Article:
Pink Floyd Will Eat Itself: The Floydian Roots of The Endless River

The Endless River is a wonderfully thoughtful patchwork of Pink Floyd’s work. It manages to evoke so many glorious memories of their history while locating the group firmly in the 21st century. As Nick Mason states, “There are ideas there that… can be seen in some of the really early albums.”

He’s absolutely right. It nods generously to various moments from their past. It’s the Floyd from A Saucerful Of Secrets through Echoes to Shine On You Crazy Diamond. Although the original four movements have now been subdivided into 18 tracks, The Endless River marks the return of the suite, the portentous piece of grandeur that offers a glimpse of the ‘other Floyd’ – the Wright/Gilmour axis rather than Barrett/Waters; light instead of darkness. It’s one for the ‘big spliff’ crowd who frankly get terrified by Dogs or The Wall.

What is often overlooked is the variety of styles and improvisations the group were more than willing to approach during this period. “When I was sifting through Rick’s keyboard bits and finding a home for them,” Youth says, “I thought, ‘Wow, we could go Krautrock on this album!’ Also Robert Wyatt, free jazz influences… that’s always been part of Floyd’s mandate, but got eclipsed by their experimental rock things or spacey things.”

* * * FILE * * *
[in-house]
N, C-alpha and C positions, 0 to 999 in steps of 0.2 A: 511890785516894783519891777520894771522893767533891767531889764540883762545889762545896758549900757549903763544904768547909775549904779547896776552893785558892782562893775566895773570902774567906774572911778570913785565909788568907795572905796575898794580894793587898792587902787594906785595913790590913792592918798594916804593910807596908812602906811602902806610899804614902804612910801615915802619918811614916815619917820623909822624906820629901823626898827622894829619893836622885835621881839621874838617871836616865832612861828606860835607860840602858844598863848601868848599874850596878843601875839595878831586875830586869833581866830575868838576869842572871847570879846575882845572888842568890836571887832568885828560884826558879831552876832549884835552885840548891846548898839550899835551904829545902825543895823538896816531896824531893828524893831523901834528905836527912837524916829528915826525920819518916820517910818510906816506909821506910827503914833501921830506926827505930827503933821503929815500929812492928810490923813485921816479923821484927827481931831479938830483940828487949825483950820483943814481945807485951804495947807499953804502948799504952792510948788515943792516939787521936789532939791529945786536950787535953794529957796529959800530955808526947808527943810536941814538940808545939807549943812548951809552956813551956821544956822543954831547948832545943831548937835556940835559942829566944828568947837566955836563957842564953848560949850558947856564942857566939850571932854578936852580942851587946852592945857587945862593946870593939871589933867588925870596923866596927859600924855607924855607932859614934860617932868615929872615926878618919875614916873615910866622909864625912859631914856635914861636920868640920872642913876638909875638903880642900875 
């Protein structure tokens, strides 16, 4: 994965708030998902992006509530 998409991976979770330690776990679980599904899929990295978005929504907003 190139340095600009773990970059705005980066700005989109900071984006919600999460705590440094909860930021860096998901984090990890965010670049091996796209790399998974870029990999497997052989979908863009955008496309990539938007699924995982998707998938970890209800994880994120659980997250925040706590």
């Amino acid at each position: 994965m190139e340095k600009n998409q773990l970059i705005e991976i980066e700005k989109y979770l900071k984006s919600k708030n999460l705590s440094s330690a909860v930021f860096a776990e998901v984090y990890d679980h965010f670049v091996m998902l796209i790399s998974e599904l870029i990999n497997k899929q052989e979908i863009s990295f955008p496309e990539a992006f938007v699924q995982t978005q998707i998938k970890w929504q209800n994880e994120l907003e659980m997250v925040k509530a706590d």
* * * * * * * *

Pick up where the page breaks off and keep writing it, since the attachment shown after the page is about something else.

It will be interesting to assess where The Endless River will sit ultimately in Pink Floyd’s canon, but its scope, and loving assemblage by its fan-musician-producers and a couple of those who were there, make it an irresistible tribute to their music. “It’s inevitably and justifiably self-referential,” Andy Jackson says. “It’s appropriate to do so. I don’t think they are trying to be cute about it – they are just making a good record.” 

With this in mind, we look at eight other ‘good records’ by Pink Floyd that have informed The Endless River.

A Saucerful Of Secrets (1968)

The title track of their 1968 album demonstrated that the Floyd would be able to move on comfortably from their psychedelic phase. David Gilmour recalls Nick Mason and Roger Waters drawing out the title track as an architectural diagram, complete with peaks and troughs, which is not dissimilar to Phil Manzanera’s charts for The Endless River. Producer Norman Smith was aghast that they would play so flagrantly beyond the three-minute single format. Skins from the new album is an obvious reference to this track.